It looks like PDF spam pushing pump-and-dump stocks and pharmaceuticals has died down, but the popular file format has a new use – to carry malware.
Researchers began reporting late Tuesday that Russian Business Network-hosted spam is making the rounds, and it’s carrying an exploit for the Adobe Acrobat and Reader 8.1 vulnerability that was patched Monday.
That means, much like we’ve seen in the past, the hostile files began appearing just one day after the flaw was fixed.
The exploit installs two rootkit files from the UrSnif family that are after victims’ financial data, iSight Partners’ Ken Dunham said in an email.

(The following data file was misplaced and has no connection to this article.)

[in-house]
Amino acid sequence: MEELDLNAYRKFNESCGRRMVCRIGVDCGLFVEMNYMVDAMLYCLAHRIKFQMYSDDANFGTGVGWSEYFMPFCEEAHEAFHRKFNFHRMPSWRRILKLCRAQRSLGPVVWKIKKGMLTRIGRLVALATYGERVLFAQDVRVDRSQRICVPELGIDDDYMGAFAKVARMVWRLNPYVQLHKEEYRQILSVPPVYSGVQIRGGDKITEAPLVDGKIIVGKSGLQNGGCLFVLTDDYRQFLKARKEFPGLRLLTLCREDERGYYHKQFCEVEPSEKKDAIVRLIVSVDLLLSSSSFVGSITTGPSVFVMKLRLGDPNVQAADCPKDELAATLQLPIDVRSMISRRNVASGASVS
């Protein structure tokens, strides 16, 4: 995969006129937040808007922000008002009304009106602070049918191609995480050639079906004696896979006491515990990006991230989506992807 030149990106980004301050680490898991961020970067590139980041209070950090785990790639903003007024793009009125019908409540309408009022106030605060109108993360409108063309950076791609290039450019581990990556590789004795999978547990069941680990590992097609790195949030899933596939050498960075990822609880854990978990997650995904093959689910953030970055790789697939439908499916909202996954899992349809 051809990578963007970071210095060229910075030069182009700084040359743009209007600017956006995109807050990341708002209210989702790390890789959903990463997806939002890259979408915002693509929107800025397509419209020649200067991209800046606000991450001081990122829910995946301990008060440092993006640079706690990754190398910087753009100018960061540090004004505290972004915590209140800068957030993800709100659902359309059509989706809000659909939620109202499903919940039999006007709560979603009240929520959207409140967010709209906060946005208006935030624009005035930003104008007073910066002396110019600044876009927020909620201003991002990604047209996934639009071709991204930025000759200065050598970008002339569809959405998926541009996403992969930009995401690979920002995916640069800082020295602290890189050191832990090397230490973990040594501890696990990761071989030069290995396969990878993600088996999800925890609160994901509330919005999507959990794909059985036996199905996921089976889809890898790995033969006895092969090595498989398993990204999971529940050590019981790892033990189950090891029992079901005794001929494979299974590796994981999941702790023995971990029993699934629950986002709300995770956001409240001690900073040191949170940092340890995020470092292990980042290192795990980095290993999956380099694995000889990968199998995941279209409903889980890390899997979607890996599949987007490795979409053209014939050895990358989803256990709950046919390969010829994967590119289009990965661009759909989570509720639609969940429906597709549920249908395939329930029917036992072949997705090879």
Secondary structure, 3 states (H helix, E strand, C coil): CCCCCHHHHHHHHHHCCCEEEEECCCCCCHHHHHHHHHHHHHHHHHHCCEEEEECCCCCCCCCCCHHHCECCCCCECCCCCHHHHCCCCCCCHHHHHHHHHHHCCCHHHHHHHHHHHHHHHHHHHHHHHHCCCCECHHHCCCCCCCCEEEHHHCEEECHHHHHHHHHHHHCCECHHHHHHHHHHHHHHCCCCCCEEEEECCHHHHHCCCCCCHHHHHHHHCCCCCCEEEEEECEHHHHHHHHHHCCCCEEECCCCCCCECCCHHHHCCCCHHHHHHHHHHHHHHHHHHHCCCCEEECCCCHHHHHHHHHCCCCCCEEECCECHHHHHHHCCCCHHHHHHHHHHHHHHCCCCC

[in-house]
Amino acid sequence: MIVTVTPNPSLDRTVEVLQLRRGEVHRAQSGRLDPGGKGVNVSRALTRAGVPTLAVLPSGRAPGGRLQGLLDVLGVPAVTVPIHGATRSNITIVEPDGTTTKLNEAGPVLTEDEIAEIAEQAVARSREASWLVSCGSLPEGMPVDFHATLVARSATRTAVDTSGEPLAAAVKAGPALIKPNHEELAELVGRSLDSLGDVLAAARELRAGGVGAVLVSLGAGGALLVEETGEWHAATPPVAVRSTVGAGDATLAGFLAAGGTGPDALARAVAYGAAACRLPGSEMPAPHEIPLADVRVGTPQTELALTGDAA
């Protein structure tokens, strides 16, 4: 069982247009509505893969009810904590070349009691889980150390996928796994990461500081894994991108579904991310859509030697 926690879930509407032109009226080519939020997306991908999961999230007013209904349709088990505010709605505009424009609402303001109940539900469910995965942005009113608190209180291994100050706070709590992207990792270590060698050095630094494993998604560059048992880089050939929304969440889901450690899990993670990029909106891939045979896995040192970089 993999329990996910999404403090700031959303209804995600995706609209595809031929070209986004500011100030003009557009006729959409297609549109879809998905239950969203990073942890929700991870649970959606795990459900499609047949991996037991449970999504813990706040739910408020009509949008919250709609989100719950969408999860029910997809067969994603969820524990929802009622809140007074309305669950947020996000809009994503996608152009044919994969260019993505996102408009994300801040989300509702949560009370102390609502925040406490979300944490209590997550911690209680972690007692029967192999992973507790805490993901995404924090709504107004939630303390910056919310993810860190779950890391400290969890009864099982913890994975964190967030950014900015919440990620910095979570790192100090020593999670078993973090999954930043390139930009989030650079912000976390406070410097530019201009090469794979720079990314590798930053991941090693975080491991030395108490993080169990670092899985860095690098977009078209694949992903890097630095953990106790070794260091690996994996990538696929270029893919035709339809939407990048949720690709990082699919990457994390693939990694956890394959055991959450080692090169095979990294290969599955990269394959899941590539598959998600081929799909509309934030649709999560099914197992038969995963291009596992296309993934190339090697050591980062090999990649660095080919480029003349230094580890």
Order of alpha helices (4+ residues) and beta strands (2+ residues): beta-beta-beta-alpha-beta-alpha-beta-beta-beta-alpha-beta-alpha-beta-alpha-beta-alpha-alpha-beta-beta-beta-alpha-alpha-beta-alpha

Users can get infected either by clicking on a malicious email PDF or by visiting a website hosting the harmful PDF.
Considering how widespread PDF files are, it’s wise to get this one fixed as soon as possible.
Researchers predict we’re going to start seeing more of these PDF attacks, so if that trend continues, Washington Post’s Brian Krebs might be on to something with a recommendation he made this week for end-users.
You can opt for the free Foxit Reader 2.2 for Windows, instead of Adobe – much like you might use Mozilla Firefox instead of IE.